The Mission (1986) Review

Director: Roland Joffé

Genre(s): Adventure, Drama, War

Runtime: 125 minutes

MPAA Rating: PG

IMDb Page

The Mission is a sweeping, yet somewhat problematic, historical epic that just might be too big for its britches. Set in mid-1700s South America, a group of Jesuit missionaries, including former slave-trader Mendoza (Robert De Niro), dedicate themselves to protecting a remote jungle mission from encroaching Europeans who wish to enslave or massacre the natives. It’s not the most satisfying drama I’ve ever seen, but it has an interesting story that carries the movie.

Perhaps the most famous aspect of The Mission is its wonderful Ennio Morricone musical score, which is one of the finest ever for an adventure/historical film. It’s not an action picture, but there is a somewhat lengthy battle sequence towards the end to spice things up. In his review of this piece of cinema, critic Roger Ebert describes the combat as “badly choreographed.” I don’t really agree, but it’s hardly the best action scene I’ve ever witnessed.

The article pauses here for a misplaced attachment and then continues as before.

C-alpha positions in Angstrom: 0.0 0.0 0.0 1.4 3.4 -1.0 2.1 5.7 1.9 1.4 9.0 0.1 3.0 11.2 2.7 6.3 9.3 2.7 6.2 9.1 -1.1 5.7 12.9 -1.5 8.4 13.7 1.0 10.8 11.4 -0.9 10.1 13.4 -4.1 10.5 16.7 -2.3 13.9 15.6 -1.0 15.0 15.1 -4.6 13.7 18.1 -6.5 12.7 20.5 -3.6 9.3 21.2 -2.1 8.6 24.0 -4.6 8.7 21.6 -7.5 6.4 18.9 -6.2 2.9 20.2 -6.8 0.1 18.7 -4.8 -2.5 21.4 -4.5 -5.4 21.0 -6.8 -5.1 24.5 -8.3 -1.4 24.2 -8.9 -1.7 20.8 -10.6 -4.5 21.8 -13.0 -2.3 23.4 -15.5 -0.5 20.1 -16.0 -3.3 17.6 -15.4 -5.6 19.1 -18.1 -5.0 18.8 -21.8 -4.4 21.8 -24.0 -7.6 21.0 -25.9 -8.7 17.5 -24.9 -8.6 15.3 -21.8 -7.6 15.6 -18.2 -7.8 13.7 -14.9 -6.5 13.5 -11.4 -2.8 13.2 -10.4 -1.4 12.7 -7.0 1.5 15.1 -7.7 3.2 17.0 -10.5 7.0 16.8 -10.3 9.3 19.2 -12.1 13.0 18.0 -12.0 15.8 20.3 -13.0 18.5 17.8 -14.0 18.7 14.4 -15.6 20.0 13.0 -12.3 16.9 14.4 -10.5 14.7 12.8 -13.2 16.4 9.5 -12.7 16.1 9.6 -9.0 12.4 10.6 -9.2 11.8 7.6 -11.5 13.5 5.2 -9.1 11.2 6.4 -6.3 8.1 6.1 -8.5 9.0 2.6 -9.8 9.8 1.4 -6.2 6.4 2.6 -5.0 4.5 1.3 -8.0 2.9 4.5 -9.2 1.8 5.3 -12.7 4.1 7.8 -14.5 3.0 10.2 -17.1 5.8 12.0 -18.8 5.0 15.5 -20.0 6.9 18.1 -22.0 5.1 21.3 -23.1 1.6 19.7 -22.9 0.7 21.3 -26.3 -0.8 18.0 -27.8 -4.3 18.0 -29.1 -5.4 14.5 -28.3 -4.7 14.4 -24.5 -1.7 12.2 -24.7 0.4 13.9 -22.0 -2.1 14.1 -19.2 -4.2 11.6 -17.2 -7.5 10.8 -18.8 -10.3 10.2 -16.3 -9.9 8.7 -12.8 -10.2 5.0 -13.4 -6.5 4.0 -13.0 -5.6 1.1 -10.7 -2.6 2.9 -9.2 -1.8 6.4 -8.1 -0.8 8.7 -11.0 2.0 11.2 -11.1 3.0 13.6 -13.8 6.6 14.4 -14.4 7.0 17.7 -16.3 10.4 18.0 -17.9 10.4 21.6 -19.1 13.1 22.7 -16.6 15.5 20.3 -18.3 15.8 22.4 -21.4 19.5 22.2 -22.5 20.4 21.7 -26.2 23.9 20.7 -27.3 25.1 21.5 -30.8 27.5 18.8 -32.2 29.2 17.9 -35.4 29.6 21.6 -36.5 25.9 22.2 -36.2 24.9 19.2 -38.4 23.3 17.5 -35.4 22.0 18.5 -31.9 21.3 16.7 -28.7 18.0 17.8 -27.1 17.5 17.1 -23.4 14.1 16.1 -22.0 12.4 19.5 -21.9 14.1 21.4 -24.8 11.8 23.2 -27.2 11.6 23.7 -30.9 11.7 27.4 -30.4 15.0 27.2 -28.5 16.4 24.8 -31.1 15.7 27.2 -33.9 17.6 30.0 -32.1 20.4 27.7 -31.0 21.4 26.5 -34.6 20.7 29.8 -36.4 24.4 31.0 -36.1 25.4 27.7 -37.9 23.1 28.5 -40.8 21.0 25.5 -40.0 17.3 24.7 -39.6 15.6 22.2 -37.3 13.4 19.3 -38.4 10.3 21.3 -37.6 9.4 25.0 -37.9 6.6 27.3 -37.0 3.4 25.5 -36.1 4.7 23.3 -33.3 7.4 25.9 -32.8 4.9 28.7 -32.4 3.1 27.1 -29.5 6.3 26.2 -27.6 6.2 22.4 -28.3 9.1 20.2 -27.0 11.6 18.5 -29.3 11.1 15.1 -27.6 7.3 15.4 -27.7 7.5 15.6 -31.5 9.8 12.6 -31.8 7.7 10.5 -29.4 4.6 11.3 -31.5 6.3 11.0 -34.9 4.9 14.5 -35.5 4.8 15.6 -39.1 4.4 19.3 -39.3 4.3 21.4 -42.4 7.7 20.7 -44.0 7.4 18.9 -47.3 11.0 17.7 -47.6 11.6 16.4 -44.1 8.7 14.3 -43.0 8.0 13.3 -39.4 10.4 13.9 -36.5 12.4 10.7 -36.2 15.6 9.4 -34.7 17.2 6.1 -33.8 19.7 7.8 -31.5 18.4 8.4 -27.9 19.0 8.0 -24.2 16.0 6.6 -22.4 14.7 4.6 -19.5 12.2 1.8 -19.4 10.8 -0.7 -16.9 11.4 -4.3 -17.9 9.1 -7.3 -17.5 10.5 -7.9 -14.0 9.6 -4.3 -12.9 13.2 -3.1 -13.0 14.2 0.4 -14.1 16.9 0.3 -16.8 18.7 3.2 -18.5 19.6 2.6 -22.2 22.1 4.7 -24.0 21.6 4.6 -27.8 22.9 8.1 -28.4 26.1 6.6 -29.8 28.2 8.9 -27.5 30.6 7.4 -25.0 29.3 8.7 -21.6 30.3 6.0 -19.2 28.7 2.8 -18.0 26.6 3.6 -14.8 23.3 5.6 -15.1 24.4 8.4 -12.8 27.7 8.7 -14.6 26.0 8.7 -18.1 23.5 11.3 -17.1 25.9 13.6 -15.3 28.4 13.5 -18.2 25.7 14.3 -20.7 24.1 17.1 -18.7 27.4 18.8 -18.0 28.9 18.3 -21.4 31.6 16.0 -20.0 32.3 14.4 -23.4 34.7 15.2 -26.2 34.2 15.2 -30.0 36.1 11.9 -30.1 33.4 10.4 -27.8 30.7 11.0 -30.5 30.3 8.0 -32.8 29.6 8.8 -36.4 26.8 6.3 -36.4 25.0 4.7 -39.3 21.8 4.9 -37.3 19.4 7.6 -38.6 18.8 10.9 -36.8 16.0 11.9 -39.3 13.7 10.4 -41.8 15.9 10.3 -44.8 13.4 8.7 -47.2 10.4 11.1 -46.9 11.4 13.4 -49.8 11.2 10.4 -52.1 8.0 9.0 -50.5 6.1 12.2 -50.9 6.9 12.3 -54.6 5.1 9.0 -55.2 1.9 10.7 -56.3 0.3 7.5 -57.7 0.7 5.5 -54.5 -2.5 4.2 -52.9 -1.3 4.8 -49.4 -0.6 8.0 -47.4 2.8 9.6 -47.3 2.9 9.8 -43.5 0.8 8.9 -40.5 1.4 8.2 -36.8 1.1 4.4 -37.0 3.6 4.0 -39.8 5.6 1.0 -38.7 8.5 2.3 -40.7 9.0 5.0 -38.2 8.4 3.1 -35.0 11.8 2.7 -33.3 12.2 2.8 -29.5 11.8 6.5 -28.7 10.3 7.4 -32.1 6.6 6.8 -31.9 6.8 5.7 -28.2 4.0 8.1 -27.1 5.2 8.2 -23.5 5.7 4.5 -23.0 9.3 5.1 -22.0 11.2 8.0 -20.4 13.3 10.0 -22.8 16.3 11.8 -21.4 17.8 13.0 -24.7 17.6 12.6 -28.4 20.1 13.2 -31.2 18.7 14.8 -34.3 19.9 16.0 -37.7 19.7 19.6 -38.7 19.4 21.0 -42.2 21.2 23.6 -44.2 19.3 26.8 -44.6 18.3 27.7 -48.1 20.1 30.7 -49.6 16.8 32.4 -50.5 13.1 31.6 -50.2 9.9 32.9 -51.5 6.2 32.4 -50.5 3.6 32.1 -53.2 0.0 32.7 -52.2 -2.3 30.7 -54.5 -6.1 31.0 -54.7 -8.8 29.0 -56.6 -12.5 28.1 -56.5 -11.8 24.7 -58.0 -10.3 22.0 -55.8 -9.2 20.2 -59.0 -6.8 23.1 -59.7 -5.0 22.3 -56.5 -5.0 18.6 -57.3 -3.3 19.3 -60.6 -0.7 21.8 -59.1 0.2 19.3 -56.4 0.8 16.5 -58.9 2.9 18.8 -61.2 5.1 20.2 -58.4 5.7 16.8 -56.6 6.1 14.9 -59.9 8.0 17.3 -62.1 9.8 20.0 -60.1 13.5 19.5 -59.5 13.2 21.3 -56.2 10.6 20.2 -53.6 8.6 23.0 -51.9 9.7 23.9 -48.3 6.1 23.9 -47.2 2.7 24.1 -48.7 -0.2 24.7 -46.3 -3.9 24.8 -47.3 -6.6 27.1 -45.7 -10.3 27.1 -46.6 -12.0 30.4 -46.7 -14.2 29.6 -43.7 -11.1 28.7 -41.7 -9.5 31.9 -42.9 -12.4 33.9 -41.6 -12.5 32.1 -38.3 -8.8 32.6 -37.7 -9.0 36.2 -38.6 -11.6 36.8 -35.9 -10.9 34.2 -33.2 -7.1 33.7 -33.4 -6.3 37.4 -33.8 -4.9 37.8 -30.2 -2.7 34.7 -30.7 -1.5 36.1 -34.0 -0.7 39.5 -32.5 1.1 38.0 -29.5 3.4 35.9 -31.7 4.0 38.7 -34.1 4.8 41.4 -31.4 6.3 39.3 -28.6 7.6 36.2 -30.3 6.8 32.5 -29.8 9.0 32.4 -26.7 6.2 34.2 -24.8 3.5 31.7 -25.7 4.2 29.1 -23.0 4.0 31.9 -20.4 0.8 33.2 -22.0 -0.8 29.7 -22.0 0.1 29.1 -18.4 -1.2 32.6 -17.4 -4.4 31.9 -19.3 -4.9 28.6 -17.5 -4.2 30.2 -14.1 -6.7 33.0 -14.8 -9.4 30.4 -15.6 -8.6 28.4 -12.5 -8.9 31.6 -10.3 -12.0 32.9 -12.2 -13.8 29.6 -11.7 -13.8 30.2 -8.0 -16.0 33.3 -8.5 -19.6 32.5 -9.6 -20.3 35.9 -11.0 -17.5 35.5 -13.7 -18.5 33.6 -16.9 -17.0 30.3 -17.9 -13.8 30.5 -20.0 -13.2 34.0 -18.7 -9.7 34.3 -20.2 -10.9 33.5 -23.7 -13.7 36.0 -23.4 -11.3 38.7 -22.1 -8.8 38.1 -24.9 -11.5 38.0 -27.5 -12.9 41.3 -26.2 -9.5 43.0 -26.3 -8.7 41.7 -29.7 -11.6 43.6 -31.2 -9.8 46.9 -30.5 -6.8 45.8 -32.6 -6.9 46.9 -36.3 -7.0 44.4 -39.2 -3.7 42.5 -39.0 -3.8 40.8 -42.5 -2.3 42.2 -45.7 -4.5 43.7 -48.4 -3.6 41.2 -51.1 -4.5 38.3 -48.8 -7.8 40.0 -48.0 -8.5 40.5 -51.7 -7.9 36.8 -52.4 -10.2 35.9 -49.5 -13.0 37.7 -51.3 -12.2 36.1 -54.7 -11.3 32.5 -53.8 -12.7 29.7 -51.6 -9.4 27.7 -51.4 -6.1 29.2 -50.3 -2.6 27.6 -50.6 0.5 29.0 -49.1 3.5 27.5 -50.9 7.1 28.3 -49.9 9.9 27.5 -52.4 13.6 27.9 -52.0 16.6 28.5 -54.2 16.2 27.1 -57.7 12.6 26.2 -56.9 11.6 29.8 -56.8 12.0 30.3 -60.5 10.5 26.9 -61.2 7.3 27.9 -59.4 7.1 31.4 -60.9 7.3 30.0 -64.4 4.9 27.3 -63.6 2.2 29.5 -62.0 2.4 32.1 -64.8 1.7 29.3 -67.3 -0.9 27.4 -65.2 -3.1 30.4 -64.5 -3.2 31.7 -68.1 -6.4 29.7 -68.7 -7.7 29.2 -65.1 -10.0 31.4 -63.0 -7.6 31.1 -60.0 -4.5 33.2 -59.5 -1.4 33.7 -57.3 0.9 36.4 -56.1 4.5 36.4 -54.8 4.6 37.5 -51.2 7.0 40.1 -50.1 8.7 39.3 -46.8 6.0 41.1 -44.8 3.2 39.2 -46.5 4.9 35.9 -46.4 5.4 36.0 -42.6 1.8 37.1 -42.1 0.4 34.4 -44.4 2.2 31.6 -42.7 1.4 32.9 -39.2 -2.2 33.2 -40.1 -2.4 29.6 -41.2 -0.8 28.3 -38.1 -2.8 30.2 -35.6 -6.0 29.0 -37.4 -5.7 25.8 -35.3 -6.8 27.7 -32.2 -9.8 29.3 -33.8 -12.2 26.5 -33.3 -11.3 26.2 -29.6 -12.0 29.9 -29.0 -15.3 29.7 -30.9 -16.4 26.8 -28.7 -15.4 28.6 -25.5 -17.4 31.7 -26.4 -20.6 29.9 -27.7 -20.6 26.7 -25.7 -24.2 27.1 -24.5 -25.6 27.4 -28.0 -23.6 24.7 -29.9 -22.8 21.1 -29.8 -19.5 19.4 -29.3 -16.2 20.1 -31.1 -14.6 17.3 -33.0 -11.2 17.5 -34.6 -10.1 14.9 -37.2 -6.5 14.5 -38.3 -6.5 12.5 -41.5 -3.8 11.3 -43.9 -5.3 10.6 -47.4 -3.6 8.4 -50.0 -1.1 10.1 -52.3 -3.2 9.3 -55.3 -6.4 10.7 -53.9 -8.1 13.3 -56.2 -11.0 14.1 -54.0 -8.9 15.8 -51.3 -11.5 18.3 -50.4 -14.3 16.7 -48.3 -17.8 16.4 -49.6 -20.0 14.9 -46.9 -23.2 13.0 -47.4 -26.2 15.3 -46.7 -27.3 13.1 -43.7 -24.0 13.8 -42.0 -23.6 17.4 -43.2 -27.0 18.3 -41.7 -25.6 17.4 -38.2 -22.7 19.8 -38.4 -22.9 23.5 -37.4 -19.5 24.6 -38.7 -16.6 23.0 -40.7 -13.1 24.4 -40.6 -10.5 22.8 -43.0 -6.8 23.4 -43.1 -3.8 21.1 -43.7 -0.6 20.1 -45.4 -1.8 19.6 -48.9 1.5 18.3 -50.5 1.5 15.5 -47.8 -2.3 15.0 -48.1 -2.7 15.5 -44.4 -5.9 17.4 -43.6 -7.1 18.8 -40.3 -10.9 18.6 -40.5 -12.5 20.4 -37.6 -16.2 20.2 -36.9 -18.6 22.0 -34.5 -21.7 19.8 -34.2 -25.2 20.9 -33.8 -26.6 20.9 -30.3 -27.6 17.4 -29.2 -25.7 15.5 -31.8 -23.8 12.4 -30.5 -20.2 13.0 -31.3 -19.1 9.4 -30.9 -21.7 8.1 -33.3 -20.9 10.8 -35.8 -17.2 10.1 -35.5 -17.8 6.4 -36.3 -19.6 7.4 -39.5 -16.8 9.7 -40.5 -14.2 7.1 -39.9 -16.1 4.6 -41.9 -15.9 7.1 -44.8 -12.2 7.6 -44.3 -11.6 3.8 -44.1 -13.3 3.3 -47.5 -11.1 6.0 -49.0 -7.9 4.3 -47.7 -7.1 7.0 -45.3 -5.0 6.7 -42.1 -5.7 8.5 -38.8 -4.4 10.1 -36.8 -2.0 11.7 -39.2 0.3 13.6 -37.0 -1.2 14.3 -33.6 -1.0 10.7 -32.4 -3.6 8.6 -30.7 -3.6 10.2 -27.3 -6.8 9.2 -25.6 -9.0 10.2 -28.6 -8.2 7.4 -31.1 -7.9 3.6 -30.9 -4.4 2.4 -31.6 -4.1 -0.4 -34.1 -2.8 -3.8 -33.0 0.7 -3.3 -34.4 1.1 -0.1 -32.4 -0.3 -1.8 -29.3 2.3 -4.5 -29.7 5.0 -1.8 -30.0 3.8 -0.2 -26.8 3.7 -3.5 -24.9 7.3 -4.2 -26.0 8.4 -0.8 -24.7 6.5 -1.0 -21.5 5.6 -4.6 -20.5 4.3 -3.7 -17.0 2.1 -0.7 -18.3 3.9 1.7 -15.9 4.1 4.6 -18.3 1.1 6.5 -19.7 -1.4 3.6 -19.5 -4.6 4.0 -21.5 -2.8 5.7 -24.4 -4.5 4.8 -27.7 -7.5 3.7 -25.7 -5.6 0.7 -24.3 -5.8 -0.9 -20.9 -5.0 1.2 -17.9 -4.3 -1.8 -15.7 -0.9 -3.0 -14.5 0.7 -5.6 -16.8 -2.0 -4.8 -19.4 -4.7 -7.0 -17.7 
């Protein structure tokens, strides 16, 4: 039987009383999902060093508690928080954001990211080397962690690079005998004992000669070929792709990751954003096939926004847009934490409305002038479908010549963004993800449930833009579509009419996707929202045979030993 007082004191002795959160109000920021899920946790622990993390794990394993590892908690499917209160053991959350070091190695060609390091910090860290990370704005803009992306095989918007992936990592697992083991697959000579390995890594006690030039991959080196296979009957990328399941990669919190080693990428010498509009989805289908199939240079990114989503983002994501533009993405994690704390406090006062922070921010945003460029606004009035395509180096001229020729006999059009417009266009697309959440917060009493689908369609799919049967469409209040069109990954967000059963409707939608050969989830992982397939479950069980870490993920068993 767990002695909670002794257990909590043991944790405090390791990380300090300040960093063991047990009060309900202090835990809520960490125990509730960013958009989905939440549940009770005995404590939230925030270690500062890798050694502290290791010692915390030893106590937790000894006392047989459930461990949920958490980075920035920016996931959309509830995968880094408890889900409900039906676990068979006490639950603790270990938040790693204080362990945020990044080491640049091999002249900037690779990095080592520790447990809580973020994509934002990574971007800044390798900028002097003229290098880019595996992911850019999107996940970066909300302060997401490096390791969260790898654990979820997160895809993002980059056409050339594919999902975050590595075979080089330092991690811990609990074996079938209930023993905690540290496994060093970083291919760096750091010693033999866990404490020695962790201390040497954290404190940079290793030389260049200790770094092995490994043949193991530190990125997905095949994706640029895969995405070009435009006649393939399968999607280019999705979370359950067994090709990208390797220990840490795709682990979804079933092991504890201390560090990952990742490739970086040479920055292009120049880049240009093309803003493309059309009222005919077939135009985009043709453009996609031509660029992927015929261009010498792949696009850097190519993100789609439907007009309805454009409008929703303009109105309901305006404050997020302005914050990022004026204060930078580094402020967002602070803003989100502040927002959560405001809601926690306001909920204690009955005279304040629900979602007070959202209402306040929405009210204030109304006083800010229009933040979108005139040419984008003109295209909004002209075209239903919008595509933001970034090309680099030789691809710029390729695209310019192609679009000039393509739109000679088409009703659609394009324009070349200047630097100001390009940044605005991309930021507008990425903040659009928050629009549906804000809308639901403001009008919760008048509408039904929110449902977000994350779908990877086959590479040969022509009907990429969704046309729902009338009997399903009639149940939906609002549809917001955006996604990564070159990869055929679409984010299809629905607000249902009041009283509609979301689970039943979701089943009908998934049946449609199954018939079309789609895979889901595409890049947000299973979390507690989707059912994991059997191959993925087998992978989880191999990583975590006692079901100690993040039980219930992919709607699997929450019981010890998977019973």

The Mission will probably appeal most to audience members who were largely unaware of the atrocities that accompanied European colonization of the New World. For them, it will be an eye-opener. The flick does seem a little too concerned with trying to absolve the Church of its role in these brutalities in the Americas. The picture is also a little too slow at times, but it’s not necessarily overlong.

Buoyed by its musical score and one-of-a-kind plot, The Mission goes by with a passing grade. Some viewers really dig this film, but I merely like it. It’s certainly a beautiful-looking and sounding work, but some of the more important elements feel half-baked. The Mission is notable for having an early role for Liam Neeson (as Fielding, one of the missionaries).

My rating is 7 outta 10.

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